In this work pictures of the highest occupied orbital of changing molecular states will be taken using the molecular orbital tomography technique. This technique is based on the harmonic radiation emitted by the aligned sample molecules interacting with a strong IR-laser field. From amplitude, polarization and relative phases of the harmonic radiation the molecular orbital involved in the process can be reconstructed. The molecular orbital tomography has an intrinsic time resolution of below one femtosecond, which allows resolving very fast nuclear and electronic dynamics. For the first time, two detection schemes, one by two color photoionization and one by high harmonic interferometry will be combined to measure the complete phase map without using any assumptions for the phase relations between different molecular alignments or different harmonics. With this optimized detection scheme, the changes of a molecular orbital during a chemical reaction will be investigated. Two different reactions will be investigated during this work: the photodissociation of N2O and the photoisomerization of vinylidene (H2CC) to acetylene (HCCH). In this processes the initial molecular state is not inversion symmetric, therefore the typical used molecular alignment technique is not sufficient, it can not select between the two possible molecular orientations N2O or ON2, a much more complicated molecular orientation schemes will be used instead.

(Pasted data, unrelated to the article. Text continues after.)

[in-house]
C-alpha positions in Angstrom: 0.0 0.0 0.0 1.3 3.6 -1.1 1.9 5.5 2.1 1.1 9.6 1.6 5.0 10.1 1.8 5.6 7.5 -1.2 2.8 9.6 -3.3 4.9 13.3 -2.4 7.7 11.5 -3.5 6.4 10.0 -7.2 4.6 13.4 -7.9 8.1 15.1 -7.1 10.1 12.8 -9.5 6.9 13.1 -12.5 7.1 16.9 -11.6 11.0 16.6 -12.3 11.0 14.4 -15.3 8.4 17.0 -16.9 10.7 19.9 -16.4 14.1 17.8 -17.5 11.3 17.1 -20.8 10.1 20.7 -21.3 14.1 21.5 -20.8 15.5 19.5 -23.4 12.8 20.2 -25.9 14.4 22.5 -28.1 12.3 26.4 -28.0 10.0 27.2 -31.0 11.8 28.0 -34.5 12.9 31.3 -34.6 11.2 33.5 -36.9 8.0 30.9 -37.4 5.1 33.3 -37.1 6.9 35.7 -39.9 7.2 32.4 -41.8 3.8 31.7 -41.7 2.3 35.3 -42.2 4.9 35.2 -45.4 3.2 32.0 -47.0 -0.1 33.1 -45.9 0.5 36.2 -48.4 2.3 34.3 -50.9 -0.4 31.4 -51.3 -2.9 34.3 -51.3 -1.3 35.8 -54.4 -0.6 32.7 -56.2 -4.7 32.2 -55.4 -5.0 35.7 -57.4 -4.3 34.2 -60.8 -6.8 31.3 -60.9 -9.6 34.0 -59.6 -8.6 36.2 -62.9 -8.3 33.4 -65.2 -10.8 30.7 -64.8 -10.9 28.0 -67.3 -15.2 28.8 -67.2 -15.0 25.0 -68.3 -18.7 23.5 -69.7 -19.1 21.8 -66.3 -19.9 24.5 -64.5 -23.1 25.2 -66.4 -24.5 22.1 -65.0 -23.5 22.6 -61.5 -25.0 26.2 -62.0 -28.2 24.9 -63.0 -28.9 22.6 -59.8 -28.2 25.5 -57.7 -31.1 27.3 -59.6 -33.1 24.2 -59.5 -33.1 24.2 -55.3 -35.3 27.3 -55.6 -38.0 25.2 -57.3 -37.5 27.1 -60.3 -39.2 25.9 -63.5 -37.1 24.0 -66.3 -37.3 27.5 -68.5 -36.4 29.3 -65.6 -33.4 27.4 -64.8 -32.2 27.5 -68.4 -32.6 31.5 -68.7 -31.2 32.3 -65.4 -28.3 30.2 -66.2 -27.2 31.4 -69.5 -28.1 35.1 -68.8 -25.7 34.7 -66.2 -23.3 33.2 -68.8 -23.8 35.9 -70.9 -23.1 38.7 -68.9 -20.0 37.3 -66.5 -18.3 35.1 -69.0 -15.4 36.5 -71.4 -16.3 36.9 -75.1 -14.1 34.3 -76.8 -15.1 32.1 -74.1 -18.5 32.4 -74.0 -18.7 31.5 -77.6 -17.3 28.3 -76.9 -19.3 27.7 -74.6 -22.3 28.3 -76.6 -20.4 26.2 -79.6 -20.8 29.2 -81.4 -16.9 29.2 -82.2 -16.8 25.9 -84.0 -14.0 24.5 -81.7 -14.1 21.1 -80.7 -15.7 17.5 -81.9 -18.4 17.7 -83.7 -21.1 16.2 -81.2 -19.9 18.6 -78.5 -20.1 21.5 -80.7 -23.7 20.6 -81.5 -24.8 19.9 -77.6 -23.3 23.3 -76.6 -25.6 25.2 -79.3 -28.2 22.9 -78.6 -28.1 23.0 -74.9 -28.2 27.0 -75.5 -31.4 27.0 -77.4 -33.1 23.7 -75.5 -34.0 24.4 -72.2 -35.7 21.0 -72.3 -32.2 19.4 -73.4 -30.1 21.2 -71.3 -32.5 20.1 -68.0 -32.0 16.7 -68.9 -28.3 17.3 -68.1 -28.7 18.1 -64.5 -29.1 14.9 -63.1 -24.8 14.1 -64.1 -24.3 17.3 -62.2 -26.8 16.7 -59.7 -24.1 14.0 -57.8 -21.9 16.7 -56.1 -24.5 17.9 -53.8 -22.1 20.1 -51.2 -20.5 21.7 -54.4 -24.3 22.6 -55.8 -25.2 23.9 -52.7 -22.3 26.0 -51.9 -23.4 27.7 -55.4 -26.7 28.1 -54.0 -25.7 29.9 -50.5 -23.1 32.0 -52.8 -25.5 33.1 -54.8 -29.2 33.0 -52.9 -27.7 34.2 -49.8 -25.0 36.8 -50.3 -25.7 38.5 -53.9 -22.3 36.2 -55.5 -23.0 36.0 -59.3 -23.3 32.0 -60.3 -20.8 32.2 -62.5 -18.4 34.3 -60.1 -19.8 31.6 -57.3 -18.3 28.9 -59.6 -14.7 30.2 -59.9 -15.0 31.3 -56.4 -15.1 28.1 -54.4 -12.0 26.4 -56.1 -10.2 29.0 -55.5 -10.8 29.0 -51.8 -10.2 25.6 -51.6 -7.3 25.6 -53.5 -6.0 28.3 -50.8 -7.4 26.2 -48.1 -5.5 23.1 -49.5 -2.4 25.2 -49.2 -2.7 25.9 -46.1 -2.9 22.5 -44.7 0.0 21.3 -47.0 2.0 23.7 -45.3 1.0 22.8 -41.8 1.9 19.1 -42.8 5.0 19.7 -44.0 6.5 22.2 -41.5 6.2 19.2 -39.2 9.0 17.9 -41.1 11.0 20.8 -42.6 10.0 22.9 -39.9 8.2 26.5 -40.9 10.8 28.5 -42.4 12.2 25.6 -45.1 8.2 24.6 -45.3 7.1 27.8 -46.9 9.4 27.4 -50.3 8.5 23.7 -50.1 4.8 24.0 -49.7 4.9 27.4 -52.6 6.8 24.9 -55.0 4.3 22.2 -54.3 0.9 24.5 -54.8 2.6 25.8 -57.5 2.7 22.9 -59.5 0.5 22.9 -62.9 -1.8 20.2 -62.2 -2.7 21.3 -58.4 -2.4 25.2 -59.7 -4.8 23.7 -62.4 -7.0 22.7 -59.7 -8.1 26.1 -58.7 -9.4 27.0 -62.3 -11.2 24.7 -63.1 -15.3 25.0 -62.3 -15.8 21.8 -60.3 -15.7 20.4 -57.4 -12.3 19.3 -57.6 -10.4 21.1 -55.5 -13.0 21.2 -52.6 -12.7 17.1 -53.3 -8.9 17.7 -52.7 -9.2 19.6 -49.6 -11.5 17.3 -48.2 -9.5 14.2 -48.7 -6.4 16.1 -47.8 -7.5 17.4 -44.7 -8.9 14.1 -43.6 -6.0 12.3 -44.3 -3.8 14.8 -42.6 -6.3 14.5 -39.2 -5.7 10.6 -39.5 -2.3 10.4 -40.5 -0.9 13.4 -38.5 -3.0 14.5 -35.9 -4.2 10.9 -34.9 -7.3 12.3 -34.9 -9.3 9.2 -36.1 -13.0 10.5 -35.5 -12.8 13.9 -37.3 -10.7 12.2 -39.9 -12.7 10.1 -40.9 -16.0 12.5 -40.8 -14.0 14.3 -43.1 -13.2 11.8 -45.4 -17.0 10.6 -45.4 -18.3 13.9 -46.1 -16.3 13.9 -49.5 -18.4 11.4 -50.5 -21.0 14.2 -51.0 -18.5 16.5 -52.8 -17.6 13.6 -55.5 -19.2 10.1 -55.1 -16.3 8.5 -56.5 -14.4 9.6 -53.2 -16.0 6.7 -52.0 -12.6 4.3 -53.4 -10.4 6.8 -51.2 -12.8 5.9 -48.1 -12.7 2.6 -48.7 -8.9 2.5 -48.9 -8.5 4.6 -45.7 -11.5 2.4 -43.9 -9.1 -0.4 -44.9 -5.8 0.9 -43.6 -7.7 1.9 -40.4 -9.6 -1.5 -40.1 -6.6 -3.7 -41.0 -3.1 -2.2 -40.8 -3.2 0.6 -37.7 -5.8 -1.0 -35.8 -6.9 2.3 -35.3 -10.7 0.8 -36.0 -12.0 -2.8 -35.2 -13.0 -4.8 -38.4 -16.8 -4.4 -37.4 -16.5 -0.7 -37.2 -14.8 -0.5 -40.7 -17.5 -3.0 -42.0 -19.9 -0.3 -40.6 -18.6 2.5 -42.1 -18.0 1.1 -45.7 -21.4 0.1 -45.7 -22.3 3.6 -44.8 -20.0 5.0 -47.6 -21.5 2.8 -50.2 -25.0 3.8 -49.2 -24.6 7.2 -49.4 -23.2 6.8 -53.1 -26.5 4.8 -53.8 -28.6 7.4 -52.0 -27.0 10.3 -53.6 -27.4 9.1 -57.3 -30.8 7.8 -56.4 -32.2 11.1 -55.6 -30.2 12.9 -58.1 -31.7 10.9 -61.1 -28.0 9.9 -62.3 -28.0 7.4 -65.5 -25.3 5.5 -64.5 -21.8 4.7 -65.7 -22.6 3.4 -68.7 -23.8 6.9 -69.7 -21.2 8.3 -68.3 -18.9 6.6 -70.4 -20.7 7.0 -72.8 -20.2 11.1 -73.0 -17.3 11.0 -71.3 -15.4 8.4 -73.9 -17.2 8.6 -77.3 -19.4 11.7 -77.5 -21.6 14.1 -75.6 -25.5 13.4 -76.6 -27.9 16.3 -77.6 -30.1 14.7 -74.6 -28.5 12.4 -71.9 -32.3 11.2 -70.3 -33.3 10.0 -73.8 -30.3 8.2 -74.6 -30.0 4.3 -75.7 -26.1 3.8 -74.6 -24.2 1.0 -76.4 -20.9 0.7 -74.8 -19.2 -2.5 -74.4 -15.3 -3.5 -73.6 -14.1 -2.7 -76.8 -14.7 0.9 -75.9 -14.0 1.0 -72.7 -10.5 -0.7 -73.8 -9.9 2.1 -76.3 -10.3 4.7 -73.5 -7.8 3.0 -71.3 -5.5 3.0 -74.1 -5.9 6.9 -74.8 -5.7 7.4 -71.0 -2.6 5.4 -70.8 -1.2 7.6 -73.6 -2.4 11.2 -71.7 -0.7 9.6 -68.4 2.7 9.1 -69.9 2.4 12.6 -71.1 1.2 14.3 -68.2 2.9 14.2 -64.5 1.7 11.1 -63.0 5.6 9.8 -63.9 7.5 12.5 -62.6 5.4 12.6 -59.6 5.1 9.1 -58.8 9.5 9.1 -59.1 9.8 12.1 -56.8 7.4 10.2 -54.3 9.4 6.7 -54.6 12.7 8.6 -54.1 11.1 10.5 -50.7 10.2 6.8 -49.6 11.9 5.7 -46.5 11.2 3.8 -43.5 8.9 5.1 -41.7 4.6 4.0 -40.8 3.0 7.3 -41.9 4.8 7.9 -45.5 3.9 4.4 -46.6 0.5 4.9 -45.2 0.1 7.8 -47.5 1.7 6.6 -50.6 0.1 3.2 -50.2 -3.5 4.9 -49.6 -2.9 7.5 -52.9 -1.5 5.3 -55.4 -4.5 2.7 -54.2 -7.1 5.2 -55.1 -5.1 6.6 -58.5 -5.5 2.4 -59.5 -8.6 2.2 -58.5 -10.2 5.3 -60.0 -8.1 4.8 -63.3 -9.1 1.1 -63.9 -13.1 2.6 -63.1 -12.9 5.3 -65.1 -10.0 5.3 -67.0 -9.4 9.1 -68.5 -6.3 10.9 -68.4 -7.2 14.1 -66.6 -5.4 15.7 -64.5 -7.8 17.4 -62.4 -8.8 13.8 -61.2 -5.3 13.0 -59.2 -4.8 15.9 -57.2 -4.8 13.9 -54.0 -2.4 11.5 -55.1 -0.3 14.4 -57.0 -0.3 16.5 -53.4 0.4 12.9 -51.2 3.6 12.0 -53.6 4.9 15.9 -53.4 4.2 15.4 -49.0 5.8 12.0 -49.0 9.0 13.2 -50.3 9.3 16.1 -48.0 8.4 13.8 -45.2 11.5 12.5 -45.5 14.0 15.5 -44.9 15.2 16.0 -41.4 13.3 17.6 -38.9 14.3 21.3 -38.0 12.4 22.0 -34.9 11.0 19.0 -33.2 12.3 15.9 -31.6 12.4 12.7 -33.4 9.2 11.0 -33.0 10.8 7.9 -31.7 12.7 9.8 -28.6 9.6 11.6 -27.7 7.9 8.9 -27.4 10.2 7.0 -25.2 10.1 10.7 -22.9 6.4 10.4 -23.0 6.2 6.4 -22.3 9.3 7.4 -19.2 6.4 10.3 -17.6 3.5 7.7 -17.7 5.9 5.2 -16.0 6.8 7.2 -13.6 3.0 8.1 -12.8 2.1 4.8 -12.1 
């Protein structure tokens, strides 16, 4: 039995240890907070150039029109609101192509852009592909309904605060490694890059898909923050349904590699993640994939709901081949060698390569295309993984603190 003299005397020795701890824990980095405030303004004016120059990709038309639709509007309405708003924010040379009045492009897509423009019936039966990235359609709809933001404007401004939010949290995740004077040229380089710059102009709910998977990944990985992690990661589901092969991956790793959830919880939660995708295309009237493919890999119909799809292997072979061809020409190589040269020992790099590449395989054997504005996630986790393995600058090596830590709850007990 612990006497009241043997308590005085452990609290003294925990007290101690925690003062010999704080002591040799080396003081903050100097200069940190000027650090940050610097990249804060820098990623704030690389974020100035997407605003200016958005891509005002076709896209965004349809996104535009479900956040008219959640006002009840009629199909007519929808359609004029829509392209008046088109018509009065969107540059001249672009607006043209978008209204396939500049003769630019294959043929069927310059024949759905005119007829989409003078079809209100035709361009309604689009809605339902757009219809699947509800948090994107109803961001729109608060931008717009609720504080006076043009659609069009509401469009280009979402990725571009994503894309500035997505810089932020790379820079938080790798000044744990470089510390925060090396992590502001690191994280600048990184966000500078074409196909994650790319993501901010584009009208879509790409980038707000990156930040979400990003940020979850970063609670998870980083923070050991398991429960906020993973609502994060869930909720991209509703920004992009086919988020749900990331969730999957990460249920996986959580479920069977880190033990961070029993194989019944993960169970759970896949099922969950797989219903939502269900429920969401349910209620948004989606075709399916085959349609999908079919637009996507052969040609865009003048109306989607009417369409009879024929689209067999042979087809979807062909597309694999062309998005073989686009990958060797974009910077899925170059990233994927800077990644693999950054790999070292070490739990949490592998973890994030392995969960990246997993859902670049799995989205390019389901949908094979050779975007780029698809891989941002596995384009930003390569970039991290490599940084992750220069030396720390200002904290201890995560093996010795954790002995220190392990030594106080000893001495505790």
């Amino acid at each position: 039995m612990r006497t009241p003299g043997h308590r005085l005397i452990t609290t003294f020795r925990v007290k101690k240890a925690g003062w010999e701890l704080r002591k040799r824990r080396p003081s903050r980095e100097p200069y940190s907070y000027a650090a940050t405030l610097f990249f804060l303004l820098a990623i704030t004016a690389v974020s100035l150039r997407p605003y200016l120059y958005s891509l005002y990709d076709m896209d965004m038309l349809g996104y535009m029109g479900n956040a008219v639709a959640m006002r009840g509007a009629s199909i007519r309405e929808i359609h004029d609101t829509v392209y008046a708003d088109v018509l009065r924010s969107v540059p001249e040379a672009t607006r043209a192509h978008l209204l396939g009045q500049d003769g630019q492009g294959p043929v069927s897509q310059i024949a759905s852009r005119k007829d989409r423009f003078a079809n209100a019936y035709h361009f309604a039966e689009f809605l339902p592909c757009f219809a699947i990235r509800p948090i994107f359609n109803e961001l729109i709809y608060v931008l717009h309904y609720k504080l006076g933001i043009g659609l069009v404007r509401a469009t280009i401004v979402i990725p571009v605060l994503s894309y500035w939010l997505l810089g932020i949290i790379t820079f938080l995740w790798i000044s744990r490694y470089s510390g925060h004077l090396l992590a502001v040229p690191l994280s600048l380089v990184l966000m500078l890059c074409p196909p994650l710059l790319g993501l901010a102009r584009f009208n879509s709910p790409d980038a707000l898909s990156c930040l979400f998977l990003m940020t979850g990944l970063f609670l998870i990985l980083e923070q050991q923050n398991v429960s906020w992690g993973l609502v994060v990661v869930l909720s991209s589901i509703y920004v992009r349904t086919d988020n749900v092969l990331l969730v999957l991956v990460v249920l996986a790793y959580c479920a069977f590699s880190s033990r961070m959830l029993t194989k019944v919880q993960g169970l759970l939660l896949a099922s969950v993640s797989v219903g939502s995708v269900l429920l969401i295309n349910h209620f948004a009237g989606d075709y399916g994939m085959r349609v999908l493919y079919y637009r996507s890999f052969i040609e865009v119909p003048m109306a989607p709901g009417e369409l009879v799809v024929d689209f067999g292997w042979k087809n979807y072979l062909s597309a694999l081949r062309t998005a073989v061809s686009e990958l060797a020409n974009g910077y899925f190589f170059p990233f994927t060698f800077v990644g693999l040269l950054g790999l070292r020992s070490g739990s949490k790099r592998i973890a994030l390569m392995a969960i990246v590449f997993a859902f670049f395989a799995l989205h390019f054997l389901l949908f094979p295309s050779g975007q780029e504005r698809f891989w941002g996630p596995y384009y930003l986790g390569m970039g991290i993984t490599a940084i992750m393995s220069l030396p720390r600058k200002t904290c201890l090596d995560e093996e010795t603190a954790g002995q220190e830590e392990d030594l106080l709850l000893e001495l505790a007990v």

Call for proposal
See other projects for this call